Greencastle, Ind. – To larger aquatic creatures, copepods are either food or something your food eats. Of the thousands of species of the tiny zooplankton — ranging from docile algae eaters, to vicious carnivores known to eat their own young — few grow to be much longer than the head of a nail. And Assistant Professor of Biology Dina M. Leech loves them all.
Leech first discovered the world of the copepod as a biology student at James Madison University. What began as curiosity developed into a full-blown scientific interest that continues to this day.
“At first I thought they were cute,” Leech recalls. “I mean, just saying the word copepod makes you smile, right? … The more I learned about their life history and ecology, the more fascinated I became. In particular, their diel [daily] vertical migration behaviors still intrigue me, and many other biologists, today.”
Many species of copepods make a daily migration between different depths in the water, ranging from tens of meters up to 100 meters on a single trip. It’s a fairly rigorous habit to have, considering their size, and scientists such as Leech have been busy figuring out why they do it. Casting off these migrations as unimportant would be easy if copepods weren’t such an important link in the underwater food chain. Copepods eat phytoplankton such as algae, preventing huge algal blooms from killing off larger species — an ecologist’s or aquarium keeper’s nightmare. In turn, they are also a major food source for larger, zooplankton-eating species in the ocean. Understanding their behavior is a major step towards understanding the delicate ecology of the aquatic world.
After receiving her Ph.D. in environmental sciences from Lehigh University in 2001, Leech (pictured, left) spent eight years as a postdoctoral researcher at Duke University, the University of North Carolina-Chapel Hill and the UNC Institute of Marine Sciences. She arrived at DePauw in 2009 knowing that Indiana’s aquatic resources would be much different from those in North Carolina, but soon turned her attention to the quarry ponds that freckle the region, dovetailing her interests as an aquatic ecologist and environmental scientist.
“I had primarily worked in more commonly thought of aquatic systems, such as estuaries, rivers, and lakes,” Leech says. “These systems were created by natural processes at least 10,000 years ago, and then subsequently impacted by human disturbance in recent geological time.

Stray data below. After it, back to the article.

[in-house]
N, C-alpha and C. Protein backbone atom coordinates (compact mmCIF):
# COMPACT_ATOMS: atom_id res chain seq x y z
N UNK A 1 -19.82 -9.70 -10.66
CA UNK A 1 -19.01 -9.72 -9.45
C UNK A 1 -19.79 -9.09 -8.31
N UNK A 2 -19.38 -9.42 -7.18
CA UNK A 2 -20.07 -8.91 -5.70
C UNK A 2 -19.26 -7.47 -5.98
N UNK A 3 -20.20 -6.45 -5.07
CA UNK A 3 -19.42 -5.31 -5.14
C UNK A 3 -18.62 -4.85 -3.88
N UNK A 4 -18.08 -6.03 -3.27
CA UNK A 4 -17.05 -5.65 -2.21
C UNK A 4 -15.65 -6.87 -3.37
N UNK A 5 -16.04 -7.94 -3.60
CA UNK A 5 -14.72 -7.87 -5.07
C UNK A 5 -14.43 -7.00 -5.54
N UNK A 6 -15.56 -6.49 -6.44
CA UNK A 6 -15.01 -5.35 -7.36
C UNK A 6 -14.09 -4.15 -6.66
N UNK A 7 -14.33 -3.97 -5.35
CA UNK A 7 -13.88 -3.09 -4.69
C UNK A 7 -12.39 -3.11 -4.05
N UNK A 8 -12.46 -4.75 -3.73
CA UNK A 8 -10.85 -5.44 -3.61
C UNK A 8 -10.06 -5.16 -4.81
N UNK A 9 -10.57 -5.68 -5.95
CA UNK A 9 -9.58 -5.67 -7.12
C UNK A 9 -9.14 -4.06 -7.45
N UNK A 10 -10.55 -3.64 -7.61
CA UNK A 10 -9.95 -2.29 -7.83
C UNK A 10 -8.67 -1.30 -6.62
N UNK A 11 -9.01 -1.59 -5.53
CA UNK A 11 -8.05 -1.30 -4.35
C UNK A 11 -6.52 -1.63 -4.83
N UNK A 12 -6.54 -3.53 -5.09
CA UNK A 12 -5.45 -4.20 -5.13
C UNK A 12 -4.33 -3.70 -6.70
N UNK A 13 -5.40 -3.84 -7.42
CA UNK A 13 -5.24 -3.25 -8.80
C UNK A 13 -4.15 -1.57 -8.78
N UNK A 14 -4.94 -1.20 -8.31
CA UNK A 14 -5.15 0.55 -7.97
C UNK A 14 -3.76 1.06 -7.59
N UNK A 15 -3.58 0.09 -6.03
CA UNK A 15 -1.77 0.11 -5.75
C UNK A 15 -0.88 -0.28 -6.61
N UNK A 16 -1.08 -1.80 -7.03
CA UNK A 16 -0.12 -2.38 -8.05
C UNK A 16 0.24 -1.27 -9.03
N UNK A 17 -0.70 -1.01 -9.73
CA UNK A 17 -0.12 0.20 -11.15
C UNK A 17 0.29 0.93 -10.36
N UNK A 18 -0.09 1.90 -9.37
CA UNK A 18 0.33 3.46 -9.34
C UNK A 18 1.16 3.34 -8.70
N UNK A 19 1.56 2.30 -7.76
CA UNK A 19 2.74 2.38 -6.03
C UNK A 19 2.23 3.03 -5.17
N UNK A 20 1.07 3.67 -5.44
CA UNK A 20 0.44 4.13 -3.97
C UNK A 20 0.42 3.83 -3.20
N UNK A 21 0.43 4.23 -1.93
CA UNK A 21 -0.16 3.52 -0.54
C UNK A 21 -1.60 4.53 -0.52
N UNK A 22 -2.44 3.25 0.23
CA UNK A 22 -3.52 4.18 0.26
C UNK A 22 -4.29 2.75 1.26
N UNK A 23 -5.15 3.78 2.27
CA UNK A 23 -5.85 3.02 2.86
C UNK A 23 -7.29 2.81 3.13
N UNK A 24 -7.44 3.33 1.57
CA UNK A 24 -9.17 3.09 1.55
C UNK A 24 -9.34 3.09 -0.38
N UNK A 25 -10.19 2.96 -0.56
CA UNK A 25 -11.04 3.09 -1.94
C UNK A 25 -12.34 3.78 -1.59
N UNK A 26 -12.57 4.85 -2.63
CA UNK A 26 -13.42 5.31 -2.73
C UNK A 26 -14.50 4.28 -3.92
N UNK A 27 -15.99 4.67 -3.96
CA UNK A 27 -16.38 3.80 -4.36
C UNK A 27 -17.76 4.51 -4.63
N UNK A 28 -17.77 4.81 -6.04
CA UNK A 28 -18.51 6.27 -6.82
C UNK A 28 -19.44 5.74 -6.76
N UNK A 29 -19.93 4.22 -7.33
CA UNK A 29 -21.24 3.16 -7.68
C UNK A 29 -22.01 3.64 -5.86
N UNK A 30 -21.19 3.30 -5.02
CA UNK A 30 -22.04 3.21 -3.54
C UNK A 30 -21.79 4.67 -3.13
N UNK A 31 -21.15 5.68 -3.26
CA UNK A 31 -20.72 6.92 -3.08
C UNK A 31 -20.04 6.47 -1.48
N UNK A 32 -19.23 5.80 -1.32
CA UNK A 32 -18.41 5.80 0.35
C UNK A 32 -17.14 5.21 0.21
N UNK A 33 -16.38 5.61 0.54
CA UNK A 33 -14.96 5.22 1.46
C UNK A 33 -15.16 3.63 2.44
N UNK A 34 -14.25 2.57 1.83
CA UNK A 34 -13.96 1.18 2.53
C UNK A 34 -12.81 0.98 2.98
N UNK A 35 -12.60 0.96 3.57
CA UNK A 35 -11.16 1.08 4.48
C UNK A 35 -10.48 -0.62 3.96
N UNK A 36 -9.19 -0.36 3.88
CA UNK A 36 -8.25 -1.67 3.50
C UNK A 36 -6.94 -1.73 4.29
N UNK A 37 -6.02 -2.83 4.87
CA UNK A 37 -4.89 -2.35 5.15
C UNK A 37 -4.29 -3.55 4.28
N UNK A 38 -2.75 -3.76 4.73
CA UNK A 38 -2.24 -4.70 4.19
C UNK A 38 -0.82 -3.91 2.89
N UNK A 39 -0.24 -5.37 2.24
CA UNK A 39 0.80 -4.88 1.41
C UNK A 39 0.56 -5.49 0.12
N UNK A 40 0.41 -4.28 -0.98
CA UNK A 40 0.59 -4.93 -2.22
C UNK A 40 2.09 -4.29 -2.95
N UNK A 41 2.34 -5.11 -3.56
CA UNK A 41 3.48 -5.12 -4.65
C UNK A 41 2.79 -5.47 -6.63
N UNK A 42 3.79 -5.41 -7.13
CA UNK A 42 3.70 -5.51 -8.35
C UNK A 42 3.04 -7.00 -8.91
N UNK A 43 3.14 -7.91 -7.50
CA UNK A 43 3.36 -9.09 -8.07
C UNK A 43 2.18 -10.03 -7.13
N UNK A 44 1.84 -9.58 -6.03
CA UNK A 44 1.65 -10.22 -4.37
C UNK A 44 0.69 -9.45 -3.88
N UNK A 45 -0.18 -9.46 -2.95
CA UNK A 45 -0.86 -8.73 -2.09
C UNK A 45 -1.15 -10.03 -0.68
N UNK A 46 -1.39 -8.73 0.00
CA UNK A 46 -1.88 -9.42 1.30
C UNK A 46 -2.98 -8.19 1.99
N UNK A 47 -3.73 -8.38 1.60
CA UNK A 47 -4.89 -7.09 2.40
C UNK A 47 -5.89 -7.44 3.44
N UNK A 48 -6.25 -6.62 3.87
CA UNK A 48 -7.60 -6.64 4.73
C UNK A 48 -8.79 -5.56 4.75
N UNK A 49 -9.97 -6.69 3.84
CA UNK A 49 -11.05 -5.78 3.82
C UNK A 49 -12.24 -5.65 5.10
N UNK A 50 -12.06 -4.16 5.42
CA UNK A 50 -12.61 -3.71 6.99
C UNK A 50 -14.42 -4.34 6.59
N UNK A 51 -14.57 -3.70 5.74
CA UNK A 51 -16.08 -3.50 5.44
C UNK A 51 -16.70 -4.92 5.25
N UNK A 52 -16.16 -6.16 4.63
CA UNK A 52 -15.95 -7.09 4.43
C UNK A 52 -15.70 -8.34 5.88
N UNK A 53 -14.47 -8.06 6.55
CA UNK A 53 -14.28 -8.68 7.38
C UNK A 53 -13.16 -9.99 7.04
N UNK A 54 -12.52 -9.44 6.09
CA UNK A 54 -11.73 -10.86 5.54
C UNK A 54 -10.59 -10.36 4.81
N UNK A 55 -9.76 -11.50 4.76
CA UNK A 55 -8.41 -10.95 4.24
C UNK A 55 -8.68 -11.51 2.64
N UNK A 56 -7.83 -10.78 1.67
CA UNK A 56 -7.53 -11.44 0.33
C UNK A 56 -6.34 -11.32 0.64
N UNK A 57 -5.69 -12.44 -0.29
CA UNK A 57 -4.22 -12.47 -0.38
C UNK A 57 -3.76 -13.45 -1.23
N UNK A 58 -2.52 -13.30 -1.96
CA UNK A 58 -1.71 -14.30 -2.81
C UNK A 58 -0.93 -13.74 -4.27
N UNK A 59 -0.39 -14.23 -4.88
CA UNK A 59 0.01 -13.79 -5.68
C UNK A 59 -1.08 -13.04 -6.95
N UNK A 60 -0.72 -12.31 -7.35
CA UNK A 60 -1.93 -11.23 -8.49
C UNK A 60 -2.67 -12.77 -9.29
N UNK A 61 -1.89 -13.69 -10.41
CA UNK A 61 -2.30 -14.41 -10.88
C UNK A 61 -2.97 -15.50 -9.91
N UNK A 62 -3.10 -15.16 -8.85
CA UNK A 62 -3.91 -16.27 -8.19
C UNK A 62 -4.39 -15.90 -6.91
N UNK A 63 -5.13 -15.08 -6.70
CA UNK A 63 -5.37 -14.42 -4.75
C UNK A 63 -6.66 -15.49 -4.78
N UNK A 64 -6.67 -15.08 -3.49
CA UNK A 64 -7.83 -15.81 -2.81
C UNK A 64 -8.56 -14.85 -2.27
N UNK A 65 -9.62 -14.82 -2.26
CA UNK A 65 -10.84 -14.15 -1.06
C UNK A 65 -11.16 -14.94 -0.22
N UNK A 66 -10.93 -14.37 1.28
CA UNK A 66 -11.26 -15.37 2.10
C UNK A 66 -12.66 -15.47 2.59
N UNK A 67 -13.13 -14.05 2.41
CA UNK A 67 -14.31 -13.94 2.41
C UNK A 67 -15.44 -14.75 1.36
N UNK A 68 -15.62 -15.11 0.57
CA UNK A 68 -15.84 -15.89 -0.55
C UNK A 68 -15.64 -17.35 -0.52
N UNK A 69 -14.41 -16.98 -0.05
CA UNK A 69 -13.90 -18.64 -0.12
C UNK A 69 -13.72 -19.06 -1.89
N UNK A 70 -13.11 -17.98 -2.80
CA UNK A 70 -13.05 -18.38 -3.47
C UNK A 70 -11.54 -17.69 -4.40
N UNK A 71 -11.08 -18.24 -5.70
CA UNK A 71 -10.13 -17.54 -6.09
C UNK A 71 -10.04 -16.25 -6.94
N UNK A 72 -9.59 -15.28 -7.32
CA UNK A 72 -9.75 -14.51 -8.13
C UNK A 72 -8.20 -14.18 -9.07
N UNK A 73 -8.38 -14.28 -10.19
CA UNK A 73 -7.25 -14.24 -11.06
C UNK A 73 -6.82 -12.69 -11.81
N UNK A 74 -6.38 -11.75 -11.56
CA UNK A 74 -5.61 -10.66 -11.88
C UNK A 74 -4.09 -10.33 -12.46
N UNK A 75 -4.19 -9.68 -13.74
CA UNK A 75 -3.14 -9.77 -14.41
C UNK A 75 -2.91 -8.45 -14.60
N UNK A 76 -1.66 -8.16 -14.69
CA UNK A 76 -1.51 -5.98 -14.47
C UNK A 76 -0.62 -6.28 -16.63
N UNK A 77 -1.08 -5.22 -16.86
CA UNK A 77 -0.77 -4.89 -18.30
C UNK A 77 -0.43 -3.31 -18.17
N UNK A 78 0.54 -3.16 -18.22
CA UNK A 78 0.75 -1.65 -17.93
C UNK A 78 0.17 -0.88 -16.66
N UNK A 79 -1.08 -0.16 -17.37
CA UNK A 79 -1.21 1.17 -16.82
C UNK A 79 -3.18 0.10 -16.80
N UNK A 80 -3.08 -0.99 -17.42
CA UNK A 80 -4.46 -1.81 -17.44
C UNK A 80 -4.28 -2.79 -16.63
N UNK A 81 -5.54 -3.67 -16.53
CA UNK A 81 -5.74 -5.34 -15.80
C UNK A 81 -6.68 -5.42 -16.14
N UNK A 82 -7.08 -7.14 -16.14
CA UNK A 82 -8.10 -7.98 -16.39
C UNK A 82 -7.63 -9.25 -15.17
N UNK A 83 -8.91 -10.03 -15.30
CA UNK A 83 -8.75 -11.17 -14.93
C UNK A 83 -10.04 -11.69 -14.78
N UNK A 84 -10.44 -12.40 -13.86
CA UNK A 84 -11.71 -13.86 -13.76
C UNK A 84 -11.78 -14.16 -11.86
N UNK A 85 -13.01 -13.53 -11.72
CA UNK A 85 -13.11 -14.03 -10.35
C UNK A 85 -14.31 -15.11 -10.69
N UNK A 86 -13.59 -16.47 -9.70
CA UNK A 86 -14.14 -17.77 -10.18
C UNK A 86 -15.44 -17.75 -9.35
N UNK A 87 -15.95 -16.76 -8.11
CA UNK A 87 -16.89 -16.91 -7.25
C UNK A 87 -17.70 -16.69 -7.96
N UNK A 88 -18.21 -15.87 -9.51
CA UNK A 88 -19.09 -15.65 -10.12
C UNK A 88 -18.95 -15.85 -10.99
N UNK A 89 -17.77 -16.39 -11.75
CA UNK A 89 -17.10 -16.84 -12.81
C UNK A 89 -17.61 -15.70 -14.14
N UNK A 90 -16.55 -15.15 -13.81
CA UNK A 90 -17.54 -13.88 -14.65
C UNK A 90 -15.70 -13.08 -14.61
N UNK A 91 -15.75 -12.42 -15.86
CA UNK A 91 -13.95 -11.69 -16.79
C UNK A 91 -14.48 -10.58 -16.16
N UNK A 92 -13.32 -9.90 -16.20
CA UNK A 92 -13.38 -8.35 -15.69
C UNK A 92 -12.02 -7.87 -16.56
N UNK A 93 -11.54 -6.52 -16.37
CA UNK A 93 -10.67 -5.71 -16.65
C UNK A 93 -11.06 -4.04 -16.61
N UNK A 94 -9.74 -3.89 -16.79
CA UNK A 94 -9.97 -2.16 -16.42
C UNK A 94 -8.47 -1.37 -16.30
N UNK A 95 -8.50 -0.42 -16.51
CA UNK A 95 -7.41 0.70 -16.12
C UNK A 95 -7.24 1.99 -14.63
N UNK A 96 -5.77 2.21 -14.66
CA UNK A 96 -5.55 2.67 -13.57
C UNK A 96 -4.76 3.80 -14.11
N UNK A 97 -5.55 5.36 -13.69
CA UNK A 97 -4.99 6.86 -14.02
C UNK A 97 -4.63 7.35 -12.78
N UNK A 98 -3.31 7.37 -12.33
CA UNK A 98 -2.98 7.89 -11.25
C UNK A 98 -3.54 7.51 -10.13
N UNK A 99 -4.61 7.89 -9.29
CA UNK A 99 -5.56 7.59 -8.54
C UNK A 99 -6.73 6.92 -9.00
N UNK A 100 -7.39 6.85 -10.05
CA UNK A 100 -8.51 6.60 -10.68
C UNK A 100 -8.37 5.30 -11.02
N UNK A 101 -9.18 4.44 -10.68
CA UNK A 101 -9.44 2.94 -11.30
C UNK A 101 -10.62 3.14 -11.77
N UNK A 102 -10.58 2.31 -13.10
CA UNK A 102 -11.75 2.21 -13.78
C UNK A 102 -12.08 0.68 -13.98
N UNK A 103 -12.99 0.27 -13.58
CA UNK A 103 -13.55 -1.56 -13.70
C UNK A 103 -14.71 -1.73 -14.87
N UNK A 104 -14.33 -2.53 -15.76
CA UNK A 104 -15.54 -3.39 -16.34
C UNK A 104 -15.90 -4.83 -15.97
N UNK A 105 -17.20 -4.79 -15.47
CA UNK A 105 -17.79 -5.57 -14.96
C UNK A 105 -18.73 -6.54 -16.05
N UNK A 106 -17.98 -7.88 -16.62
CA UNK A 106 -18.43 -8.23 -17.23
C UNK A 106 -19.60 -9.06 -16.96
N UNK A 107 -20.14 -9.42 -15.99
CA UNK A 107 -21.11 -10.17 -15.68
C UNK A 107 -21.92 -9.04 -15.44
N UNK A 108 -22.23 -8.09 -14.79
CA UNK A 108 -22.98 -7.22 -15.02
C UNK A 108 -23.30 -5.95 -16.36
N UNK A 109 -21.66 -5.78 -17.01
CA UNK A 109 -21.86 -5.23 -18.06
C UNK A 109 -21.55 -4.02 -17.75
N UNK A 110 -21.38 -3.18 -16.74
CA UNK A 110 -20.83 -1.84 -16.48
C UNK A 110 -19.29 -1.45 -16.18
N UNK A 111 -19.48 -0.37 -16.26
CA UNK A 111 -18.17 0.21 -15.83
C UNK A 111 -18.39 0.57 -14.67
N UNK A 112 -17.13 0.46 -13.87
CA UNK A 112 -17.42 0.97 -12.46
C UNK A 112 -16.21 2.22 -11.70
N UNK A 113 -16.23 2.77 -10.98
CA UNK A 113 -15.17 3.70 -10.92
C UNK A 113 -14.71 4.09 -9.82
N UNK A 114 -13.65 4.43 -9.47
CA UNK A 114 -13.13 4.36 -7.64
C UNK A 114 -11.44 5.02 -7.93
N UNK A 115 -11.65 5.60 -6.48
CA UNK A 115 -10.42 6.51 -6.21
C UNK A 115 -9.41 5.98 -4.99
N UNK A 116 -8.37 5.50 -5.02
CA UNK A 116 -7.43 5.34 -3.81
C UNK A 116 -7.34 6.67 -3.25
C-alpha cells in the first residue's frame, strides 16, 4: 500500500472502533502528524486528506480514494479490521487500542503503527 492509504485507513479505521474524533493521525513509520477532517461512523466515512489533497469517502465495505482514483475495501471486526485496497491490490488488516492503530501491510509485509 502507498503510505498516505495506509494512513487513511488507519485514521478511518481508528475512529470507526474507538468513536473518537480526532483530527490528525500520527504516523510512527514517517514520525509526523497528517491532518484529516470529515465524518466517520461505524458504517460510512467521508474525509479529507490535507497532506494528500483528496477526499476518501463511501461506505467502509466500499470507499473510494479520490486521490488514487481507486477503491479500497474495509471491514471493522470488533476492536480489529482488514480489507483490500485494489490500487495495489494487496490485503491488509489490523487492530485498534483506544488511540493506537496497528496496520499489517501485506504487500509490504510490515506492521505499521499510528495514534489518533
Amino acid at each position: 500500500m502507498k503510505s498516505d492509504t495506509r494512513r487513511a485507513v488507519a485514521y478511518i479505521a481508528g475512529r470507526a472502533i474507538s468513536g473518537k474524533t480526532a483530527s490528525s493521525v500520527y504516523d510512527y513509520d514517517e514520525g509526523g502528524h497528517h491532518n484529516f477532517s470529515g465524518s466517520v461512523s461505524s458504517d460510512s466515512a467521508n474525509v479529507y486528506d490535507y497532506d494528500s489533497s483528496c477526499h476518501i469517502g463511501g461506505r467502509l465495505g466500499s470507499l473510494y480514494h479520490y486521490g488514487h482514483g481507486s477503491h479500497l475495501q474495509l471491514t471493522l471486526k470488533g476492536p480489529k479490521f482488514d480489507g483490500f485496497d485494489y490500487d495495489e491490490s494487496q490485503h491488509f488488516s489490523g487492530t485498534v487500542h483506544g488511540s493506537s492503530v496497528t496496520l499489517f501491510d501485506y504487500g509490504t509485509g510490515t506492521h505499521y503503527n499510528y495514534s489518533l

“Quarry ponds, on the other hand, originated from a dramatic human disturbance — namely strip mining — so their physical, chemical, and biological properties likely differ from natural systems. … Not much research has been conducted in quarry ponds despite their prevalence in the landscape in certain parts of the world, including Indiana. I really don’t know what to expect to find, and that’s exciting and challenging to me.”
Last year, when seniors Morgan E. Grant and Cody J.K. Roldan proposed a research project in the pond at the DePauw Nature Park — a long-abandoned quarry — their professor directed them to Leech. Under her guidance, Grant and Roldan examined the effects of sediment re-suspension on zooplankton populations in the quarry pond. In other words, how the pond’s tiny inhabitants would be affected by human activities such as boating or swimming.
“We set up many different aquariums with sediment, water and zooplankton samples taken from the quarry,” Grant says. “We stirred up the sediment several times a week according to our treatment variables, and measured zooplankton populations, water parameters — temperature, pH, conductivity and dissolved oxygen — and chlorophyll concentrations each week to see how mixing the sediment caused them to change.”
They found that increased activity in the pond would come at the expense of reduced species diversity within it, thus limiting the pond as a scientific resource.
In her short time here, Leech has found other uses for the Nature Park pond, as well. During the winter, she and students in an aquatic ecology course drilled through the pond’s ice ceiling to sample zooplankton and algae in the water below. She says that these sorts of excursions with engaged students have been the best part of her new focus as a teacher.
“I think what I have liked most about teaching about DePauw are the small classes and the positive interactions they facilitate,” Leech says. “I love that I know the name of each one of my students. I love that many of them — past and present — e-mail me news articles that pertain to material we have discussed in class. It’s great to see that many DePauw students are mindful of the world around them, and it challenges me to be a better educator.”